Today I needed to go to the Apotheke (“pharmacy, chemist or drug store”) in order to buy something to get rid of head lice – Kopfläuse – after finally realizing that they were what was making my head itch (this article helped me to figure out what to do). This got me pondering words where there is exclusive, or near exclusive use of either the singular or plural form. For instance, we rarely have reason to use the word louse in the singular when referring to the insect form. Contrariwise, you can’t really say about a group of disagreeable people that they are “lice,” the way you can use “a louse” to describe a single disagreeable person. (As an aside, “lice” is also interesting because it is an irregular English plural, although many lists include only its irregular sibling with a similar transformation: from singular “mouse” to plural “mice.”)
Canoo.net gives a list of four types of nouns that are normally only used in German in the singular:
Materials: die Baumwolle, der Regen, das Kupfer – “cotton,” “rain” and “copper.” Sometimes plurals are formed from this type of word by adding a suffix – die Lederarten or die Tabaksorten, “the leathers” and “the tobaccos.”
Collectives: das Obst, das Gepäck – “fruit” and “luggage.” We can say “fruits” in English, however “luggage” exists only in the singular form as in German.
Abstractions: der Neid, die Kälte, das Glück – “envy,” “the cold,” and “luck.” “Envy” and “luck” appear only in the singular in English, as does “cold” when the meaning is a sort of weather/air temperature; one can talk about “colds” when the topic is a runny nose.
Proper names: (das) Amerika, der Rhein – “America” and “the Rhine” (river), the former can be used in the plural in English as in “potatoes are originally a food of the Americas” but this form is rare.
Canoo.net also offers a list of nouns found exclusively in the plural in German:
Place names: die Azoren, die Pyrenäen and die USA – “the Azores” (island group), “the Pyrenees” (mountain group) and “the USA” (country name).
Groups of people: die Geschwister, die Leute – “the siblings” and “the people,” In English, we can say “sibling” and “people” is considered to be on of the plural form of “person” and is more commonly used than “persons.” German also has the word die Person which has the seldom used plural die Personen.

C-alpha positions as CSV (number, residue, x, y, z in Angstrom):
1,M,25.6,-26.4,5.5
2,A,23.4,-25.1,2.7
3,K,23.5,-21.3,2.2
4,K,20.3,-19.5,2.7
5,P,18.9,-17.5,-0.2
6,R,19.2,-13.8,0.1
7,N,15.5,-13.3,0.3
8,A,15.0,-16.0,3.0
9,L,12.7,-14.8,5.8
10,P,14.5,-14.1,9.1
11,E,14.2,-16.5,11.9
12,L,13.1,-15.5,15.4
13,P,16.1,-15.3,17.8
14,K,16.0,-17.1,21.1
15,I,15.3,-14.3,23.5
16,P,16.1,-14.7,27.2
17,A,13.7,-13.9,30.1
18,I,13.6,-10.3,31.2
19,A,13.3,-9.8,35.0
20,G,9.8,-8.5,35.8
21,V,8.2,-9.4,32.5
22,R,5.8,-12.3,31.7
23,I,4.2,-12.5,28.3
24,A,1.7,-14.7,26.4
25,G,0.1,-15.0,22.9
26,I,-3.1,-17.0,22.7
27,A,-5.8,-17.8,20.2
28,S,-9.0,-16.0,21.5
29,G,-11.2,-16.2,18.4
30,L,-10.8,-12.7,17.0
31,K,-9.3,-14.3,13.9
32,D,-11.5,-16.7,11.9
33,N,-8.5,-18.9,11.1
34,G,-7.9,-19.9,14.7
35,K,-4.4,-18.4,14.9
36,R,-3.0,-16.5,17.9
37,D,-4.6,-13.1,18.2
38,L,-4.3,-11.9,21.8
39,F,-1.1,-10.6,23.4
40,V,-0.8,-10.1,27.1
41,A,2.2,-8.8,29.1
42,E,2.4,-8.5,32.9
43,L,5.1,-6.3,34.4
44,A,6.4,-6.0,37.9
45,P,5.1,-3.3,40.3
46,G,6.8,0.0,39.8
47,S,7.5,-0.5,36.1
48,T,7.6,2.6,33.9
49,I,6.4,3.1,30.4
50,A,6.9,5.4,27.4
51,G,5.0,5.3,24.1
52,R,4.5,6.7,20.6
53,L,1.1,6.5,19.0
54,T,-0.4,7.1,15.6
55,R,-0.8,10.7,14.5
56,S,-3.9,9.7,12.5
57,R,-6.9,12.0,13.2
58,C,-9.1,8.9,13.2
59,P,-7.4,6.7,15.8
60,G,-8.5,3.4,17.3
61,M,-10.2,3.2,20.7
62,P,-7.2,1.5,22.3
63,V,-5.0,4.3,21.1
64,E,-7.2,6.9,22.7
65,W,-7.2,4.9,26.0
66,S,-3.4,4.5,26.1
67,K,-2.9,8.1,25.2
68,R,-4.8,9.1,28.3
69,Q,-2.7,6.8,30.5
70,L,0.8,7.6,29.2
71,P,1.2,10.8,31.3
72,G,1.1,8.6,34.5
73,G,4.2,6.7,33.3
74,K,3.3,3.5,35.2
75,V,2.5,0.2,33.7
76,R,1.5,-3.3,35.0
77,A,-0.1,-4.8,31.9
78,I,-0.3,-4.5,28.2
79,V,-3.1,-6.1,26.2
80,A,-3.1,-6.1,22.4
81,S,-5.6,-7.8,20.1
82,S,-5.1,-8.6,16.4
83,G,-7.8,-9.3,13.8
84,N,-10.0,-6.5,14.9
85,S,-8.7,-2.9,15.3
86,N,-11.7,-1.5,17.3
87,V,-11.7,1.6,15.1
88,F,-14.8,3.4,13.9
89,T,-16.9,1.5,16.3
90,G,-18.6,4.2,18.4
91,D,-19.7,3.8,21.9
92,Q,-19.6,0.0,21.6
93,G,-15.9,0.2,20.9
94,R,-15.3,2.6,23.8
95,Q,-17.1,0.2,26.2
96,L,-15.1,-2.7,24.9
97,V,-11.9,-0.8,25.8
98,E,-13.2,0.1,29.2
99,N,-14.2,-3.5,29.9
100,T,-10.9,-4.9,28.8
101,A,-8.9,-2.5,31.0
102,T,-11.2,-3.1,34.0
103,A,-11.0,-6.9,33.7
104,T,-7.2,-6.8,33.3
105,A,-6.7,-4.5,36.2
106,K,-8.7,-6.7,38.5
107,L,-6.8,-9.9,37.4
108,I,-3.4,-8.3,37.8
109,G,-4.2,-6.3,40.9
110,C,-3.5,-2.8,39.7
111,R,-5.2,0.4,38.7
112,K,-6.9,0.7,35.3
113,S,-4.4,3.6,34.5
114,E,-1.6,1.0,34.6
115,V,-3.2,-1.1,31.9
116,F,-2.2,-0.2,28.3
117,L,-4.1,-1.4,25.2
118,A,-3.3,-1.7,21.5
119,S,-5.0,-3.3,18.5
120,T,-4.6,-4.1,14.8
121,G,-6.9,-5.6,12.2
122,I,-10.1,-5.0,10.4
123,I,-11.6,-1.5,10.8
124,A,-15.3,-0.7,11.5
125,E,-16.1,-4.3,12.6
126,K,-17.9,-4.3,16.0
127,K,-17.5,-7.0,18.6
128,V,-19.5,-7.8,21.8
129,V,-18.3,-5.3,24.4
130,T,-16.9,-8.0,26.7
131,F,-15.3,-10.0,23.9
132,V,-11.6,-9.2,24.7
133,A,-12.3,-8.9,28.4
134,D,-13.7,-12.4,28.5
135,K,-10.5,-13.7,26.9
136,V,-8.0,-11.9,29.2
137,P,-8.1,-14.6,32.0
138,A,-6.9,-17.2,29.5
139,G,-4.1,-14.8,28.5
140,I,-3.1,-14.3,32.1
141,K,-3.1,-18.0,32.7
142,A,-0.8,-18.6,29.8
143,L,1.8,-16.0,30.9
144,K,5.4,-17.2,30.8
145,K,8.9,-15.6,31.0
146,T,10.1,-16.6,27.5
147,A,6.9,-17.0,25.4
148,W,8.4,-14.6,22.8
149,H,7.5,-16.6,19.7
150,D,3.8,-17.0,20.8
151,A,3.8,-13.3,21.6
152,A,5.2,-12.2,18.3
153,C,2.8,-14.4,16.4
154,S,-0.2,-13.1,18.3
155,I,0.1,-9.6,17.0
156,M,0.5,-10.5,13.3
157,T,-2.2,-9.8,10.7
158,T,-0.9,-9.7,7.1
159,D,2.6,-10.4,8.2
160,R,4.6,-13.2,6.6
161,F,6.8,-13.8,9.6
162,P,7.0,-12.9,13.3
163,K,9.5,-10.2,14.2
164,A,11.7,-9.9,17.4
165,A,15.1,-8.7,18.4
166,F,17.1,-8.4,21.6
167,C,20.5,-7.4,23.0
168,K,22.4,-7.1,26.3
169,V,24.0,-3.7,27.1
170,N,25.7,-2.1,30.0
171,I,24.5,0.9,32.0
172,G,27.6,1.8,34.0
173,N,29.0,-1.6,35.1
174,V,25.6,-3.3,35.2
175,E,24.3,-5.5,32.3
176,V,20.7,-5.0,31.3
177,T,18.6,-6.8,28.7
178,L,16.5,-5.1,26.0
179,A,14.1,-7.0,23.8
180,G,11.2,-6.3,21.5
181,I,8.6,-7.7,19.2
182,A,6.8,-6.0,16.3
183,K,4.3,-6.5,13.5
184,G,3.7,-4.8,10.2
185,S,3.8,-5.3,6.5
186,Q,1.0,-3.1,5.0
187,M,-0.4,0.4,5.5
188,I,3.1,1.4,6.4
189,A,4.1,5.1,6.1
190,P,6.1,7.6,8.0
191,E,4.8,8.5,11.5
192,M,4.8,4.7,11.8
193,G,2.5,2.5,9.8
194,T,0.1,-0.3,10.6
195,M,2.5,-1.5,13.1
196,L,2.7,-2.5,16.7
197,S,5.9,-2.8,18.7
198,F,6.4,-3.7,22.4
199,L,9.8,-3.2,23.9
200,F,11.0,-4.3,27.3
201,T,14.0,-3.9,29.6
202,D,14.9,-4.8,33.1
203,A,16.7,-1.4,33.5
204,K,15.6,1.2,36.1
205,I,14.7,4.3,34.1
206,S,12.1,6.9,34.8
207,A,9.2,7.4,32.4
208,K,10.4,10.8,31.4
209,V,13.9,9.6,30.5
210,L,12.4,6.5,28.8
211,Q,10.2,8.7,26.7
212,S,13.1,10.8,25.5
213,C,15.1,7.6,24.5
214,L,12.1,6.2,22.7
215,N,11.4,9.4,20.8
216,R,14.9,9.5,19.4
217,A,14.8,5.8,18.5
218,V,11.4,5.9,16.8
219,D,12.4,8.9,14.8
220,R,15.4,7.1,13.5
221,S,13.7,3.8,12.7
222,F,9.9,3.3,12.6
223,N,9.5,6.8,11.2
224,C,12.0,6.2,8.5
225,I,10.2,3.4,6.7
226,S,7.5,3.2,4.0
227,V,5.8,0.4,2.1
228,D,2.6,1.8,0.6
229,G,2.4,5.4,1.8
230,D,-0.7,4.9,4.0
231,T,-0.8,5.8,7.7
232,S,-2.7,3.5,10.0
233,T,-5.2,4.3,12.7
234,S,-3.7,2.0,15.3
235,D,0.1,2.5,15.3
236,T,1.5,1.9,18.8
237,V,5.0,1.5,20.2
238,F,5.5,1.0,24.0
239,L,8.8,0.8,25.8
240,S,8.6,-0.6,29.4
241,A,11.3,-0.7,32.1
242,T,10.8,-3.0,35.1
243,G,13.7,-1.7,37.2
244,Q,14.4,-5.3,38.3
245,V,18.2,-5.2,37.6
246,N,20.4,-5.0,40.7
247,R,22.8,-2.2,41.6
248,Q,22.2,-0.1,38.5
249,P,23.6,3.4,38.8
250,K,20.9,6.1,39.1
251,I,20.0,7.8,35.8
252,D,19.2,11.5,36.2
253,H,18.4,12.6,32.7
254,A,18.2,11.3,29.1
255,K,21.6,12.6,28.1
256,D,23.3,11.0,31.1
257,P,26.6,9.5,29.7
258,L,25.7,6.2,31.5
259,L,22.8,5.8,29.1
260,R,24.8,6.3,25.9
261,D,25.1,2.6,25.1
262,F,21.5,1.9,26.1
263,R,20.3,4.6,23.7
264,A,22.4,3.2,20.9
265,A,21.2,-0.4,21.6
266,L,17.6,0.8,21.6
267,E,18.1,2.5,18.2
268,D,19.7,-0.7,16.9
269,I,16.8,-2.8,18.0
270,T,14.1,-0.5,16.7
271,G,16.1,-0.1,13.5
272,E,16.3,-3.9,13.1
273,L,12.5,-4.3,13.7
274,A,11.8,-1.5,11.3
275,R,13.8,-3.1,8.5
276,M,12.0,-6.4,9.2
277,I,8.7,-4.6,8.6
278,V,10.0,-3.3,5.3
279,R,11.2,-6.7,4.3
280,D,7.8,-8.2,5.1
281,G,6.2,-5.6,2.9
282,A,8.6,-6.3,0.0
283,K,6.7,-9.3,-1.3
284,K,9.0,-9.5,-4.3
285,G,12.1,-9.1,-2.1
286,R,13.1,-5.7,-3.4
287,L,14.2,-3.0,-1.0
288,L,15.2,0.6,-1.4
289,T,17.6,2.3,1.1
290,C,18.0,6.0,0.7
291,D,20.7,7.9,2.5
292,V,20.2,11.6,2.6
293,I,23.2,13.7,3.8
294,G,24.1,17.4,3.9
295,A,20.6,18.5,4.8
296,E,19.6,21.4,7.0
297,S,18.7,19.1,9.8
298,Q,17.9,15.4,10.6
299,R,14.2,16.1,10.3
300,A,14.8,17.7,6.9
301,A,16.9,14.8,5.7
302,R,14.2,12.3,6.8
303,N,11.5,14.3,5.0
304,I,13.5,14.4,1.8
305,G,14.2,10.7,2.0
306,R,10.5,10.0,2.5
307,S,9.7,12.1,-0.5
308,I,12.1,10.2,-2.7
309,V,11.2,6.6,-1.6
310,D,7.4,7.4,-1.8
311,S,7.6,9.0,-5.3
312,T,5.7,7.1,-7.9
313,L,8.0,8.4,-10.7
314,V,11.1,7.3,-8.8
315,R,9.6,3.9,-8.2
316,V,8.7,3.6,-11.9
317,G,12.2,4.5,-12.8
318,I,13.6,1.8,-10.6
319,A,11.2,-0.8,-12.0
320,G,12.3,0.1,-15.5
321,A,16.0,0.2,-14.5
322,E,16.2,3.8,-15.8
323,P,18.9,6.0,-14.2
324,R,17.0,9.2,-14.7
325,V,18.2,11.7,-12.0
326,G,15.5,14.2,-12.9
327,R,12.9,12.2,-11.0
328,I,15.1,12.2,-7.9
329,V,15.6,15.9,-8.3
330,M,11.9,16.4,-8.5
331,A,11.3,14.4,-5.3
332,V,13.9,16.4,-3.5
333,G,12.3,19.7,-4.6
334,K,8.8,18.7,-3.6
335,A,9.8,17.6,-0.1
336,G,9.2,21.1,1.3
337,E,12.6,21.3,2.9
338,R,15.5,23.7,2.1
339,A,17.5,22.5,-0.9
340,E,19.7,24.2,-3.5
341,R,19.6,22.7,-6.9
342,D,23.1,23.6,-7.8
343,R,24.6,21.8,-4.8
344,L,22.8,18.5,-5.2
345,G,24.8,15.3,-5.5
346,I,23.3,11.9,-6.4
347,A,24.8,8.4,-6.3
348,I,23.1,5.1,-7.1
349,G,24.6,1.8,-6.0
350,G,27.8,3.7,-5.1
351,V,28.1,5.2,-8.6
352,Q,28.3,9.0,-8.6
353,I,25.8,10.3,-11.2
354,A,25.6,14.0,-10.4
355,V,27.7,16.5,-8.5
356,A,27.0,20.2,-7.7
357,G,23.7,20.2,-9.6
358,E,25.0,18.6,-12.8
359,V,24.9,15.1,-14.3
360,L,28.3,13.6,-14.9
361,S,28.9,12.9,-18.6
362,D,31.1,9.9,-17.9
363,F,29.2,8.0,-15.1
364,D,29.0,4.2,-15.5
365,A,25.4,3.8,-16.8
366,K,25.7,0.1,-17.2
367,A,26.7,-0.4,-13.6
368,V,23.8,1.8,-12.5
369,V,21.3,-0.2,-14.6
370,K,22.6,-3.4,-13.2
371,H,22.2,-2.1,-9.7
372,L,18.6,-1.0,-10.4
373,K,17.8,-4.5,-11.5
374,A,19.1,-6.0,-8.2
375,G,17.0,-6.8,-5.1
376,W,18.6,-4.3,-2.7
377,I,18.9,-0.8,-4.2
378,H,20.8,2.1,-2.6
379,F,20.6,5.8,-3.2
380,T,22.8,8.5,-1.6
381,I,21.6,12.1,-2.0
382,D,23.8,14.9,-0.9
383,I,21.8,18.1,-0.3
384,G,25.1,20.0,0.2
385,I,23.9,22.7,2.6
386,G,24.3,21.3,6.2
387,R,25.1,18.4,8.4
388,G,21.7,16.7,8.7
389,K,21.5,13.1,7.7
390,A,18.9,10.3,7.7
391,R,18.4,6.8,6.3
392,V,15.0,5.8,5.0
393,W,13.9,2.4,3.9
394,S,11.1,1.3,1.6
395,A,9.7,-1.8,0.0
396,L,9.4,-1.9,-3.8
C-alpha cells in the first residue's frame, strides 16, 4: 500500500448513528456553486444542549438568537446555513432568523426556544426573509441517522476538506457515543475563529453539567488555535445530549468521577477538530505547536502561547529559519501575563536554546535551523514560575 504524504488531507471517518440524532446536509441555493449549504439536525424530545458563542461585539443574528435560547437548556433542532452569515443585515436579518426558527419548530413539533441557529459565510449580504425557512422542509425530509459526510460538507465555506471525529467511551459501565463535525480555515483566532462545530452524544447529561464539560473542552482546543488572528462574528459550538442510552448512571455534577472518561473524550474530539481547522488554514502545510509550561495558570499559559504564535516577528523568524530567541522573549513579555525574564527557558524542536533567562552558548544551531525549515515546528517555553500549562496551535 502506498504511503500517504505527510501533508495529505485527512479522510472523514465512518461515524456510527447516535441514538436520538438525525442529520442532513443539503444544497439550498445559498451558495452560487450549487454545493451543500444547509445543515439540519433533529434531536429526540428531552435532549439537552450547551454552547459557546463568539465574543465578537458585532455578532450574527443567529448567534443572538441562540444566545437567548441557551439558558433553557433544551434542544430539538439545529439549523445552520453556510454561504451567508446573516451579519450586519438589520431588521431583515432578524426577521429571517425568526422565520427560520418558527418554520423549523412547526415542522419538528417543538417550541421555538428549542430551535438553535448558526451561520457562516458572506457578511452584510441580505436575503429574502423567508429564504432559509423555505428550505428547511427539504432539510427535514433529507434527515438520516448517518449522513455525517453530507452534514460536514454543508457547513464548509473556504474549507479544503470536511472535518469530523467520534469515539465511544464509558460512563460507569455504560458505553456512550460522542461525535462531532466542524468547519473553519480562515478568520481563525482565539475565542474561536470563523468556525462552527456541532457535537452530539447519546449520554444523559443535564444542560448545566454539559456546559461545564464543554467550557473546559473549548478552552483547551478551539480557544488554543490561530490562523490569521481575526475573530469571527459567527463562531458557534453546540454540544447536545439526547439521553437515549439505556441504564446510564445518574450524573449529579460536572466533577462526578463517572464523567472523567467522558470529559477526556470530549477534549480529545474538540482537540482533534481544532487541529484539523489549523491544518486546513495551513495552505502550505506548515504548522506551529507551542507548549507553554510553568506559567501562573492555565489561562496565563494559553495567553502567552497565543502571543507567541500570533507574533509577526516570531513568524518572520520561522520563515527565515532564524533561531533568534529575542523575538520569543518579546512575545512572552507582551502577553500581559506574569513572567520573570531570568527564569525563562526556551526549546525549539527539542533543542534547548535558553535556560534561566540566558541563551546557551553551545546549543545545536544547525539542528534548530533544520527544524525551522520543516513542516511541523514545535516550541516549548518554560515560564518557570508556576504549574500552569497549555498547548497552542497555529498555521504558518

Collectives: die Kosten, die Fünfzigerjahre – “the expense, cost, expenditure” and the 1950s or “fifties.” The three translations of die Kosten are singular in English and have regular plural forms; decades appear only in the plural.
Diseases: die Masern, die Pocken, die Röteln – “measles,” “smallpox,” “rubella.” “Measles” serves as both the singular and the plural form; and “smallpox” and “rubella” exist only in the singular in English.
Other: die Ferien, die Jeans – “vacation, holiday” and “jeans.” The former can be either singular or plural; the latter, like “glasses/spectacles” and “pants” appears only in the plural.
To end, here’s a poem (online source to see an English translation click here) that includes commentary on social class, friendly advice and a wish for deeper awareness of how we are seen by others – a wish that might not be shared by our conversation partners as we struggle to communicate with them in German!
To A Louse
by Robert Burns
[On seeing one on a lady’s bonnet, at church.]
Ha! whare ye gaun, ye crowlin ferlie!
Your impudence protects you sairly:
I canna say but ye strunt rarely,
Owre gauze and lace;
Tho’ faith! I fear, ye dine but sparely
On sic a place.
Ye ugly, creepin, blastit wonner,
Detested, shunn’d by saunt an’ sinner,
How dare ye set your fit upon her,
Sae fine a lady!
Gae somewhere else, and seek your dinner
On some poor body.
Swith, in some beggar’s haffet squattle;
There ye may creep, and sprawl, and sprattle,
Wi’ ither kindred, jumping cattle,
In shoals and nations;
Whare horn nor bane ne’er daur unsettle
Your thick plantations.
Now haud you there, ye’re out o’ sight,
Below the fatt’rils, snug an’ tight;
Na, faith ye yet! ye’ll no be right
‘Till ye’ve got on it,
The vera tapmost, tow’ring height
O’ Miss’s bonnet.
My sooth! right bauld ye set your nose out,
As plump and grey as ony grozet;
O for some rank, mercurial rozet,
Or fell, red smeddum,
I’d gie you sic a hearty doze o’t,
Wad dress your droddum!
I wad na been surpris’d to spy
You on an auld wife’s flannen toy;
Or aiblins some bit duddie boy,
But Miss’s fine Lunardi! fie!
How daur ye do’t?
O Jenny, dinna toss your head,
An’ set your beauties a’ abread!
Ye little ken what cursed speed
The blastie’s makin’!
Thae winks and finger-ends, I dread,
Are notice takin’!
O wad some Pow’r the giftie gie us
To see oursels as others see us!
It wad frae mony a blunder free us,
An’ foolish notion!
What airs in dress an’ gait wad lea’e us,
And ev’n devotion!
The Poetical Works Of Robert Burns
Ward, Lock, and Co., Ltd